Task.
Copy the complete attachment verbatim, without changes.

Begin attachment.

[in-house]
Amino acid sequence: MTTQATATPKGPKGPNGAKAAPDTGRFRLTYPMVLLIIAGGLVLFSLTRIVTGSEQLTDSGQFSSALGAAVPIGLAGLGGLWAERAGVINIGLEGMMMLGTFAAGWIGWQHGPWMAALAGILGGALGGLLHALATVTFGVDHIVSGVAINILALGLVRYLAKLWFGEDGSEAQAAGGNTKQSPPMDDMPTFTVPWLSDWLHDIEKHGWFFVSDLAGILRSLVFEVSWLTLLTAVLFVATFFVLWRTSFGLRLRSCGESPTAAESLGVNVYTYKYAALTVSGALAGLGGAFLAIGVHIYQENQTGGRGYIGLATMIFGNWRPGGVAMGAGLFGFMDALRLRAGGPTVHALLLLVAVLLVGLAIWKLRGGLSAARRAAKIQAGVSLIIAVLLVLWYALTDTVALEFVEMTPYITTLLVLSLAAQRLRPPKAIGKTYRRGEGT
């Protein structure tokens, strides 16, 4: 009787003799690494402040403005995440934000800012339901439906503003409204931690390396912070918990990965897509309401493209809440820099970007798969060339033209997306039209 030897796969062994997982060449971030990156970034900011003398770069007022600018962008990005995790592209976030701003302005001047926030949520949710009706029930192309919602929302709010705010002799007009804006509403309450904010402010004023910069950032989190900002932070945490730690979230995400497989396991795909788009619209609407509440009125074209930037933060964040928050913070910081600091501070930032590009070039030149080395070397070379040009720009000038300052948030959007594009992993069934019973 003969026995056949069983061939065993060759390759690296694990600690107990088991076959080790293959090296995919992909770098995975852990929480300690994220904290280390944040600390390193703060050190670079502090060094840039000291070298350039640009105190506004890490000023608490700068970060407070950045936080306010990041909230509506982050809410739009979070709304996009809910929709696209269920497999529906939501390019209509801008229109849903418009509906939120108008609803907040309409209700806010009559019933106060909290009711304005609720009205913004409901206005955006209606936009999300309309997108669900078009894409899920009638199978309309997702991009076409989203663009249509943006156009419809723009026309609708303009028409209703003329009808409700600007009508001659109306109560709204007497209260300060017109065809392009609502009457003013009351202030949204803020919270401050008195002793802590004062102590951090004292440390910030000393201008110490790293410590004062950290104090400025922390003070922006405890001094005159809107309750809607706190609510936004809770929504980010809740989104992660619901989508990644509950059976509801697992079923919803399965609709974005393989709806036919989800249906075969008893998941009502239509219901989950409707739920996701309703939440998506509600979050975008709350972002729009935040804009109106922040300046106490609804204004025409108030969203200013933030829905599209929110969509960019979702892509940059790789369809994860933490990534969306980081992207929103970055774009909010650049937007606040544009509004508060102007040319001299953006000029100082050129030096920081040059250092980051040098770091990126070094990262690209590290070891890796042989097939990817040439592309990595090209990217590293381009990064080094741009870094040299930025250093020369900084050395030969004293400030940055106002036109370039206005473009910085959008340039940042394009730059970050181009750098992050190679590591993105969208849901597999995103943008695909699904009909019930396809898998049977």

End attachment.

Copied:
[in-house]
Amino acid sequence: MTTQATATPKGPKGPNGAKAAPDTGRFRLTYPMVLLIIAGGLVLFSLTRIVTGSEQLTDSGQFSSALGAAVPIGLAGLGGLWAERAGVINIGLEGMMMLGTFAAGWIGWQHGPWMAALAGILGGALGGLLHALATVTFGVDHIVSGVAINILALGLVRYLAKLWFGEDGSEAQAAGGNTKQSPPMDDMPTFTVPWLSDWLHDIEKHGWFFVSDLAGILRSLVFEVSWLTLLTAVLFVATFFVLWRTSFGLRLRSCGESPTAAESLGVNVYTYKYAALTVSGALAGLGGAFLAIGVHIYQENQTGGRGYIGLATMIFGNWRPGGVAMGAGLFGFMDALRLRAGGPTVHALLLLVAVLLVGLAIWKLRGGLSAARRAAKIQAGVSLIIAVLLVLWYALTDTVALEFVEMTPYITTLLVLSLAAQRLRPPKAIGKTYRRGEGT
């Protein structure tokens, strides 16, 4: 009787003799690494402040403005995440934000800012339901439906503003409204931690390396912070918990990965897509309401493209809440820099970007798969060339033209997306039209 030897796969062994997982060449971030990156970034900011003398770069007022600018962008990005995790592209976030701003302005001047926030949520949710009706029930192309919602929302709010705010002799007009804006509403309450904010402010004023910069950032989190900002932070945490730690979230995400497989396991795909788009619209609407509440009125074209930037933060964040928050913070910081600091501070930032590009070039030149080395070397070379040009720009000038300052948030959007594009992993069934019973 003969026995056949069983061939065993060759390759690296694990600690107990088991076959080790293959090296995919992909770098995975852990929480300690994220904290280390944040600390390193703060050190670079502090060094840039000291070298350039640009105190506004890490000023608490700068970060407070950045936080306010990041909230509506982050809410739009979070709304996009809910929709696209269920497999529906939501390019209509801008229109849903418009509906939120108008609803907040309409209700806010009559019933106060909290009711304005609720009205913004409901206005955006209606936009999300309309997108669900078009894409899920009638199978309309997702991009076409989203663009249509943006156009419809723009026309609708303009028409209703003329009808409700600007009508001659109306109560709204007497209260300060017109065809392009609502009457003013009351202030949204803020919270401050008195002793802590004062102590951090004292440390910030000393201008110490790293410590004062950290104090400025922390003070922006405890001094005159809107309750809607706190609510936004809770929504980010809740989104992660619901989508990644509950059976509801697992079923919803399965609709974005393989709806036919989800249906075969008893998941009502239509219901989950409707739920996701309703939440998506509600979050975008709350972002729009935040804009109106922040300046106490609804204004025409108030969203200013933030829905599209929110969509960019979702892509940059790789369809994860933490990534969306980081992207929103970055774009909010650049937007606040544009509004508060102007040319001299953006000029100082050129030096920081040059250092980051040098770091990126070094990262690209590290070891890796042989097939990817040439592309990595090209990217590293381009990064080094741009870094040299930025250093020369900084050395030969004293400030940055106002036109370039206005473009910085959008340039940042394009730059970050181009750098992050190679590591993105969208849901597999995103943008695909699904009909019930396809898998049977």